This website, Local Citing, features material drawn from the Romanzo Adams Social Research Laboratory (RASRL) Collection at the University of Hawai‘i. Our goal is to draw attention to the student scholars whose work informed the scholarship of eminent sociologists of the era such as William Carlson Smith, E.B. Reuter, and Robert Park. Their writing was especially important to the local sociologists whose work has been the basis of the study of race and ethnicity in Hawai‘i: Romanzo Adams, Andrew Lind, Bernhard Hormann, Clarence Glick, Kum Pui Lai, Douglas Yamamura, Yukiko Kimura, and Jitsuichi Masuoka among others. The materials in the RASRL Collection cover a wide variety of topics – studies of towns and neighborhoods, personal narratives, family history – but nearly all shed light on race and ethnic relations in Hawai‘i. Our intention is to re-introduce the work of these students – the RASRL writers – to a broad audience: students, scholars, members of the general public, especially those who have roots in or are connected to Hawai‘i.
The first project presented here is the companion to an exhibit mounted in the Moir Reading Room at the University of Hawai’i archives. Mapping the Territory: Maps and Papers from the Romanzo Adams Social Research Laboratory Collection features several maps and papers and ephemera from the archives created by the RASRL writers and other researchers from the 1930s and the 1940s. The exhibit will be on display from January 17 to June 30, 2017. You can view Mapping the Territory by clicking on the link at the top right hand corner of this page.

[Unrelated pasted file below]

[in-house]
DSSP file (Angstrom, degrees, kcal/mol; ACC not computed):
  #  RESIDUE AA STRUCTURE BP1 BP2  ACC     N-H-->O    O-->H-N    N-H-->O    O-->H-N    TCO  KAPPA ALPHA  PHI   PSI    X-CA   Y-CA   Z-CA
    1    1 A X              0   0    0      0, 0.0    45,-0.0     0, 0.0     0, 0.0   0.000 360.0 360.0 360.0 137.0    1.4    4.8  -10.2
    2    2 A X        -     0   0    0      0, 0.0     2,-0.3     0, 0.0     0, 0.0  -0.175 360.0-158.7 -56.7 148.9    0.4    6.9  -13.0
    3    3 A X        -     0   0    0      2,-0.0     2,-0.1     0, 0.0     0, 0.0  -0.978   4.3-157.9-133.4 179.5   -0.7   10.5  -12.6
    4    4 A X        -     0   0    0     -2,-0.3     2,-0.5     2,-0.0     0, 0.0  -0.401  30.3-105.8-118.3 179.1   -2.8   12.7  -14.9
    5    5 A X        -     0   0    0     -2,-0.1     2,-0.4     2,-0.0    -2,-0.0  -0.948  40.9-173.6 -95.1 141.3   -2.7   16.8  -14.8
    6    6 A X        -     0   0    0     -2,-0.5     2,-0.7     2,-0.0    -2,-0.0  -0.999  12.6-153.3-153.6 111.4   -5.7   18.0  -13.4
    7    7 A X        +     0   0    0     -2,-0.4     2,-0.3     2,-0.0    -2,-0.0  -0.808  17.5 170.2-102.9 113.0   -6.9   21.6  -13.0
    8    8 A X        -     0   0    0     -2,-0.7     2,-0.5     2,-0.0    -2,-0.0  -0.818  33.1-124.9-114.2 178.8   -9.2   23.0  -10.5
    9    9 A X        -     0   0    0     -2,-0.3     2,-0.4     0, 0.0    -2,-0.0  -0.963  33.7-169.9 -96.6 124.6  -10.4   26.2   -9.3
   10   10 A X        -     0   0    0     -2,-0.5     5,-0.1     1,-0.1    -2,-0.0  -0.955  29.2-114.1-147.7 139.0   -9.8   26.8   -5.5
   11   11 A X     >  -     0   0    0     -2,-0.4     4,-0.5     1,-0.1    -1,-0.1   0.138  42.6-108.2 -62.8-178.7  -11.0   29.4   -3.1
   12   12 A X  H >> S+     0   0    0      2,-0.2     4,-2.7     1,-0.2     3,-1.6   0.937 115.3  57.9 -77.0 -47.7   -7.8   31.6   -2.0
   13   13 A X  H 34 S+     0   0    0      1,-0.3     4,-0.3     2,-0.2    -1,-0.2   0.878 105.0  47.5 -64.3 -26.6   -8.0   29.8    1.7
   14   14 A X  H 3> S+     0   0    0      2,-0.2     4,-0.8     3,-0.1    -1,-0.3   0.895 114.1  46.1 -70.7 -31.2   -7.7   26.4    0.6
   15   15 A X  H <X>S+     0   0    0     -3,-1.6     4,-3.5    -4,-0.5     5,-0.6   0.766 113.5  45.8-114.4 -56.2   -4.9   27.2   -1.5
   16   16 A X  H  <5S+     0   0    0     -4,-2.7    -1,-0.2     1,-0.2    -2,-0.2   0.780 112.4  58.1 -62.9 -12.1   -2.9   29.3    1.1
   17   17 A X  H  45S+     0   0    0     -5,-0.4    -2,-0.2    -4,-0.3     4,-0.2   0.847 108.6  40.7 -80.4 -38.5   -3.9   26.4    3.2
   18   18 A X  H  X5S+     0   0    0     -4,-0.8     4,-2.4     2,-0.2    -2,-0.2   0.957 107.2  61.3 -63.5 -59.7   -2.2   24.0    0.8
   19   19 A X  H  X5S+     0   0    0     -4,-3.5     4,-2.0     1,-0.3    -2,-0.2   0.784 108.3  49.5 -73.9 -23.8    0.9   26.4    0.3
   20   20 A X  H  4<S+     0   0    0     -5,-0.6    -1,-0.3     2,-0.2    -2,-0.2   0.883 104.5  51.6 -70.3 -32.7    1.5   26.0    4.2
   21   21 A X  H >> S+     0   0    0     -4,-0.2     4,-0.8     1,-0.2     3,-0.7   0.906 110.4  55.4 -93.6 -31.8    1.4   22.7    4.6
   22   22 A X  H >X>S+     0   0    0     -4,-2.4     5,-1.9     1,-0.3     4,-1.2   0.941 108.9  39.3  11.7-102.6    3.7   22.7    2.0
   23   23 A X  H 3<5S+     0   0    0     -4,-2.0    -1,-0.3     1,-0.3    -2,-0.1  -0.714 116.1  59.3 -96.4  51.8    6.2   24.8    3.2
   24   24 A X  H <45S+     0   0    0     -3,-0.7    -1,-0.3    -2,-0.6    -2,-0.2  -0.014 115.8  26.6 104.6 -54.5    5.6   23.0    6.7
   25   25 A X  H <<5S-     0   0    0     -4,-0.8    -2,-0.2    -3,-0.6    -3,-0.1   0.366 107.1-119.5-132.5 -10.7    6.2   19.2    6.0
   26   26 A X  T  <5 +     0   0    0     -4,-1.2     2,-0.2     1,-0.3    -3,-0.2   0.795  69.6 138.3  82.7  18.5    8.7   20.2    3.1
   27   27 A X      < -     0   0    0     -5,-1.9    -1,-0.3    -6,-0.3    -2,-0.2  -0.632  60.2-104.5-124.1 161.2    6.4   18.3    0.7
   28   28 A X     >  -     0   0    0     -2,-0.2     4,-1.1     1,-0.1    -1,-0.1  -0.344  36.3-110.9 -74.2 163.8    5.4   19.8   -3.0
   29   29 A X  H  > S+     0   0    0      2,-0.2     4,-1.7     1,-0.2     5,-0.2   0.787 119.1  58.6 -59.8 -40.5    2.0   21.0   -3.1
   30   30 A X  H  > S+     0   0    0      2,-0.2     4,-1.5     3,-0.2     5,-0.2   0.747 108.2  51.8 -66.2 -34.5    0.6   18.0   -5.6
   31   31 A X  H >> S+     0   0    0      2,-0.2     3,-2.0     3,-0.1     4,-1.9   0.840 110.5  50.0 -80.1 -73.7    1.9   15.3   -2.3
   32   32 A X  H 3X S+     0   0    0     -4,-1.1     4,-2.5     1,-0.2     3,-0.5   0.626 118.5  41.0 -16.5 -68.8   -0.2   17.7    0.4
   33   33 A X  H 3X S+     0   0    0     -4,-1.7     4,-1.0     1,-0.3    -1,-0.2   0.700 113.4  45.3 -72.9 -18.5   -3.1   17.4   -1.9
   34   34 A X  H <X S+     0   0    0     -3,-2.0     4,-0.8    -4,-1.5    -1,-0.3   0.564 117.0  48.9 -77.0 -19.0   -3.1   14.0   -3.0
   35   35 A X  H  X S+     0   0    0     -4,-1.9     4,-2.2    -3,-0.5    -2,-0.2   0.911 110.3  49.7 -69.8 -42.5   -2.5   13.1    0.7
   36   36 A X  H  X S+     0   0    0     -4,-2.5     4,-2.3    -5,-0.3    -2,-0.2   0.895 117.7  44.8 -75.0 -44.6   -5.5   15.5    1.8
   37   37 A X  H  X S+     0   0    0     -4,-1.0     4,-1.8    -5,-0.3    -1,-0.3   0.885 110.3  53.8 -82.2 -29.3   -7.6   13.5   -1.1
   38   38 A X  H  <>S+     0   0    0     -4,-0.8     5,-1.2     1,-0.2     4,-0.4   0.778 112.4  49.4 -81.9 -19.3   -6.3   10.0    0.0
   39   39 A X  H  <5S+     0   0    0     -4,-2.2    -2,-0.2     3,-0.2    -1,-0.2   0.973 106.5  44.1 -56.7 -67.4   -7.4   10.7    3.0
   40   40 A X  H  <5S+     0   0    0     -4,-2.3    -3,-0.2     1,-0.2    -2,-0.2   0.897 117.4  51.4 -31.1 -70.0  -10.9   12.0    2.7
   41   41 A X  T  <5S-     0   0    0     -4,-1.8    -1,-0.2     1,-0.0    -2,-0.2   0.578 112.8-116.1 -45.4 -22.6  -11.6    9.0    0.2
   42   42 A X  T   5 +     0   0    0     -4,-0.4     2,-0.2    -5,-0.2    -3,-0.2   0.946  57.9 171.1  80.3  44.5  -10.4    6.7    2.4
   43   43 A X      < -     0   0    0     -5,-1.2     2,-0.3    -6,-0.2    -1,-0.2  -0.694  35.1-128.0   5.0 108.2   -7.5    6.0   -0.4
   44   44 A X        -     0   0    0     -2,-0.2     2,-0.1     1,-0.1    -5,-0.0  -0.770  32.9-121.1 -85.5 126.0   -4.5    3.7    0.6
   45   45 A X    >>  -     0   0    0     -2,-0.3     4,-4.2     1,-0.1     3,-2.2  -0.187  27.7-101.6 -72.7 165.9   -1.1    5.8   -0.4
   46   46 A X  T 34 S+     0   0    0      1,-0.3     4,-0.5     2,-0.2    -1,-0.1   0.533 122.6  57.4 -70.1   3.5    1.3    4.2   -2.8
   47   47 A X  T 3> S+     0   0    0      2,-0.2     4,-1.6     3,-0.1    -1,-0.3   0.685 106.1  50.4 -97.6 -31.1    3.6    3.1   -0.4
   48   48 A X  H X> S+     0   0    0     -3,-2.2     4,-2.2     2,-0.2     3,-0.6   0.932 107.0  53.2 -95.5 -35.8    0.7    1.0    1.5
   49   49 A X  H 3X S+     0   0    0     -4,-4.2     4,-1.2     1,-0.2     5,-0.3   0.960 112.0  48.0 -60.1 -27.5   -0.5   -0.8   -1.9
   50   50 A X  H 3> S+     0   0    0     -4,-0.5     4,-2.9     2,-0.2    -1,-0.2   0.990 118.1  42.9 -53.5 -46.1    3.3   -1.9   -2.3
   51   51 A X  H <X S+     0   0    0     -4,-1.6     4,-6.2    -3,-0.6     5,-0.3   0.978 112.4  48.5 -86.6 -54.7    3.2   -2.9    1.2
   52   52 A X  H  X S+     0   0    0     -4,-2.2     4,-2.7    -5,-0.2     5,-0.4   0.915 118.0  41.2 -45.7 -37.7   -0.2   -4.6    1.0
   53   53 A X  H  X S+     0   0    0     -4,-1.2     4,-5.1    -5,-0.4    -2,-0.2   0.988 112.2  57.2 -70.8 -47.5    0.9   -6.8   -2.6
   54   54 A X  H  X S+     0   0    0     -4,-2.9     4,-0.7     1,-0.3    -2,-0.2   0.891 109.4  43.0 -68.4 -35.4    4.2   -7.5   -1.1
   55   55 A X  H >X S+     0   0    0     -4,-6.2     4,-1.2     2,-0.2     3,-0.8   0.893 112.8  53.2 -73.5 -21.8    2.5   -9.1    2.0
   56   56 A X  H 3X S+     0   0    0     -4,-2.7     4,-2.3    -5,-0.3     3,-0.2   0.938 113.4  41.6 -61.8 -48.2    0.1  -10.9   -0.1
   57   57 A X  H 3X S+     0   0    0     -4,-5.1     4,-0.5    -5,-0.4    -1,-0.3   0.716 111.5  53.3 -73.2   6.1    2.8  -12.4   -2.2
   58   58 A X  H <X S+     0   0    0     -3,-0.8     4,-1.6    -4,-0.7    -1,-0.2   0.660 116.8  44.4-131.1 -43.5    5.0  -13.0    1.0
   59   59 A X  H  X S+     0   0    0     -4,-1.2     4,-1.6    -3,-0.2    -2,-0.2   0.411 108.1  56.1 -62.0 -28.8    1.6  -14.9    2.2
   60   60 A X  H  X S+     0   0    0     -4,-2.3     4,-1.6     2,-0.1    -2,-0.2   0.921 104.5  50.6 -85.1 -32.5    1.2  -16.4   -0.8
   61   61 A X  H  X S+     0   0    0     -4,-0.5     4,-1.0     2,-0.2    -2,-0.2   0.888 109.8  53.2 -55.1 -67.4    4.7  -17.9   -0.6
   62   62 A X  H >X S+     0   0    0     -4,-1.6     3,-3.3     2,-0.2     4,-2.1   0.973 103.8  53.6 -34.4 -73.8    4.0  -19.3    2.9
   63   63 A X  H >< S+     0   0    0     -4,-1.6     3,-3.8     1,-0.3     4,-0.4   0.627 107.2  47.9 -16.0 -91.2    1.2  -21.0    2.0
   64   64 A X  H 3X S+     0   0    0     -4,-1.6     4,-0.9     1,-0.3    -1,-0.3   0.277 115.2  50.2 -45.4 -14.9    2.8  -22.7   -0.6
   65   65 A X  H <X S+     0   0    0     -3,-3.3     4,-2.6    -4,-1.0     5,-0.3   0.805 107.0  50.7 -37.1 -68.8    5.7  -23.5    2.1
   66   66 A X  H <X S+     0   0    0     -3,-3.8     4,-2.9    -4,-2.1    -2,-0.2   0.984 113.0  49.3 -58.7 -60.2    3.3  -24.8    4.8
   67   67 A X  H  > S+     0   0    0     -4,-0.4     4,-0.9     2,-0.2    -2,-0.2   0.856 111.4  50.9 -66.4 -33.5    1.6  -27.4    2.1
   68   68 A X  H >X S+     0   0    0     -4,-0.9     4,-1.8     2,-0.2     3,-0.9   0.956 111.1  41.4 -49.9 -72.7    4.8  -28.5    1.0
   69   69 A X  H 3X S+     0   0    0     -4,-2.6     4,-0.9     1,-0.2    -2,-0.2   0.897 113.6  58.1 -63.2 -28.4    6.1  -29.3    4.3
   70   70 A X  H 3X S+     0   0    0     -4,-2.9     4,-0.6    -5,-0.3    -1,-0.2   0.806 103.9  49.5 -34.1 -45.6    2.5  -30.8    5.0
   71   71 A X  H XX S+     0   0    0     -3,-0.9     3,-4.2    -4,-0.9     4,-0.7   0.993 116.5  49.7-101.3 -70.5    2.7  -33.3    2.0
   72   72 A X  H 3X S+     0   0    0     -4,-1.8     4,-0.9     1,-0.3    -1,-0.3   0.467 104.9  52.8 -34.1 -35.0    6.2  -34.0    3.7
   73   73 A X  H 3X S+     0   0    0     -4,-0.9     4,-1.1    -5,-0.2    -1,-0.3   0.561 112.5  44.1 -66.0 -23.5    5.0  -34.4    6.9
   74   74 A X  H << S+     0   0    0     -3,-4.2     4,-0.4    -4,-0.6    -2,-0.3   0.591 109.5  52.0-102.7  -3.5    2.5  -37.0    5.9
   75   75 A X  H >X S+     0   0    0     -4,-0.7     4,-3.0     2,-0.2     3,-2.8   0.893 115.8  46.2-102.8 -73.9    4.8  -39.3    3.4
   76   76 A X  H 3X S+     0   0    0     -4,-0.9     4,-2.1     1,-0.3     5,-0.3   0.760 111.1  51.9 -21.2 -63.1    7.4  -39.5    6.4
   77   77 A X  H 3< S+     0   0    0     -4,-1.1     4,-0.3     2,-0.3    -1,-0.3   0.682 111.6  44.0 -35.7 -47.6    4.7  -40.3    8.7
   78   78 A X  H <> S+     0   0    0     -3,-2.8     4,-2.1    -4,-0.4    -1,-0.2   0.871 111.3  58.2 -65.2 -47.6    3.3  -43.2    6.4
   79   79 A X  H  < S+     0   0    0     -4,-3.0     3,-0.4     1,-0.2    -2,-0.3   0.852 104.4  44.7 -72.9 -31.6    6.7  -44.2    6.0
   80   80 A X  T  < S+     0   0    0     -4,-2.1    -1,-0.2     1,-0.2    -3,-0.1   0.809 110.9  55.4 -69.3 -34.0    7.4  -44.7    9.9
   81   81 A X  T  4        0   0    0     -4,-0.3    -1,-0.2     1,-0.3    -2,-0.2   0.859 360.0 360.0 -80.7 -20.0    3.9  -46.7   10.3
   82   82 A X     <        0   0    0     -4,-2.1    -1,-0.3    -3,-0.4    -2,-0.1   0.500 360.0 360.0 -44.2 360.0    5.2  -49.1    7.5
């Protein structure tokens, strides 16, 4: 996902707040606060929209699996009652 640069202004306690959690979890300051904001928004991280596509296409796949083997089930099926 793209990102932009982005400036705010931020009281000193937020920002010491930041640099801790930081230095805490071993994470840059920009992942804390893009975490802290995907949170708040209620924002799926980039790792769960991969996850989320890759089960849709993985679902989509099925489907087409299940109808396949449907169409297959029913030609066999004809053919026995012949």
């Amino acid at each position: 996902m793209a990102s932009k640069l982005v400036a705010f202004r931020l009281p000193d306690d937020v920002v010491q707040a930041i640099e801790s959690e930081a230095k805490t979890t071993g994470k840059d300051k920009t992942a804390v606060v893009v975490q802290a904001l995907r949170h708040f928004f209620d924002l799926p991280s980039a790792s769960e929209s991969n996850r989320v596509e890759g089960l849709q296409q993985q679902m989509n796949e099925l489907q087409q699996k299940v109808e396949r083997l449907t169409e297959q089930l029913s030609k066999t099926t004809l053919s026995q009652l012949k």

Future posts on this site will feature various documents from the Collection and our annotations and analysis. When possible we will provide information that helps to contextualize the documents, but the purpose of these short essays is to introduce researchers to the depth, breadth, and scope of the RASRL Collection and to encourage others to explore these sources.
Please visit our companion website Thinking Locally where we’ve written about cases of juvenile delinquency, civilian life during World War II, teachers and education, and some of the researchers who contributed to RASRL.